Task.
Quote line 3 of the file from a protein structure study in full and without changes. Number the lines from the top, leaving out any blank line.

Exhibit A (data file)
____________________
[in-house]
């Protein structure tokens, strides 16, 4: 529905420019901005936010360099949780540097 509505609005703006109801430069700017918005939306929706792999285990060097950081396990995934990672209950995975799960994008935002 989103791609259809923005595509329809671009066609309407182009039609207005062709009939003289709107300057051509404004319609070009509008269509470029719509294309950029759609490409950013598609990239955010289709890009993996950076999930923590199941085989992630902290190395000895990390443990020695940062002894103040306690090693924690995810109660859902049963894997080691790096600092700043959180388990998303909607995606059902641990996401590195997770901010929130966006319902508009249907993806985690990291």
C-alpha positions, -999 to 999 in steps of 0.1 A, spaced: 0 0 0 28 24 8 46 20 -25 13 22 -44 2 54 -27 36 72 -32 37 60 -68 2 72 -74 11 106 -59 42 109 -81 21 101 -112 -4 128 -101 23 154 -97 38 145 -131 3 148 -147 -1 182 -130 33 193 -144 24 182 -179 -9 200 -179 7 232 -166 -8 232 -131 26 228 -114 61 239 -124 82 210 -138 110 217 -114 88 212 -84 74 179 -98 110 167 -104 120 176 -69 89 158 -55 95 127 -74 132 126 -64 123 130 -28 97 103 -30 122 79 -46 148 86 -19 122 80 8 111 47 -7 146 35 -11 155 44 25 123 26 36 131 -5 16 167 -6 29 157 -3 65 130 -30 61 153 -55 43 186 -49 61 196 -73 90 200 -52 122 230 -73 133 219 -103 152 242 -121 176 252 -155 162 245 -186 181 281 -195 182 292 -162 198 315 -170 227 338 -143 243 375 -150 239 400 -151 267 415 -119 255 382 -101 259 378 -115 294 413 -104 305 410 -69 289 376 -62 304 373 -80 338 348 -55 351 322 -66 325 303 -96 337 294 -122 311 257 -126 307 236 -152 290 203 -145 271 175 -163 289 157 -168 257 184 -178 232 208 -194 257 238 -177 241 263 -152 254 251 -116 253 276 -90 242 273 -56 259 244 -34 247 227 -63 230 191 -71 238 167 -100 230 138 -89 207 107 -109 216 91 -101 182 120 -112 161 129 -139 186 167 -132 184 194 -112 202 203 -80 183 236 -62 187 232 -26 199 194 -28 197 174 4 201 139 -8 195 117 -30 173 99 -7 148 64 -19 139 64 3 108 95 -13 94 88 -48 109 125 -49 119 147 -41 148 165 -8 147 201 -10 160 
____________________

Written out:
C-alpha positions, -999 to 999 in steps of 0.1 A, spaced: 0 0 0 28 24 8 46 20 -25 13 22 -44 2 54 -27 36 72 -32 37 60 -68 2 72 -74 11 106 -59 42 109 -81 21 101 -112 -4 128 -101 23 154 -97 38 145 -131 3 148 -147 -1 182 -130 33 193 -144 24 182 -179 -9 200 -179 7 232 -166 -8 232 -131 26 228 -114 61 239 -124 82 210 -138 110 217 -114 88 212 -84 74 179 -98 110 167 -104 120 176 -69 89 158 -55 95 127 -74 132 126 -64 123 130 -28 97 103 -30 122 79 -46 148 86 -19 122 80 8 111 47 -7 146 35 -11 155 44 25 123 26 36 131 -5 16 167 -6 29 157 -3 65 130 -30 61 153 -55 43 186 -49 61 196 -73 90 200 -52 122 230 -73 133 219 -103 152 242 -121 176 252 -155 162 245 -186 181 281 -195 182 292 -162 198 315 -170 227 338 -143 243 375 -150 239 400 -151 267 415 -119 255 382 -101 259 378 -115 294 413 -104 305 410 -69 289 376 -62 304 373 -80 338 348 -55 351 322 -66 325 303 -96 337 294 -122 311 257 -126 307 236 -152 290 203 -145 271 175 -163 289 157 -168 257 184 -178 232 208 -194 257 238 -177 241 263 -152 254 251 -116 253 276 -90 242 273 -56 259 244 -34 247 227 -63 230 191 -71 238 167 -100 230 138 -89 207 107 -109 216 91 -101 182 120 -112 161 129 -139 186 167 -132 184 194 -112 202 203 -80 183 236 -62 187 232 -26 199 194 -28 197 174 4 201 139 -8 195 117 -30 173 99 -7 148 64 -19 139 64 3 108 95 -13 94 88 -48 109 125 -49 119 147 -41 148 165 -8 147 201 -10 160 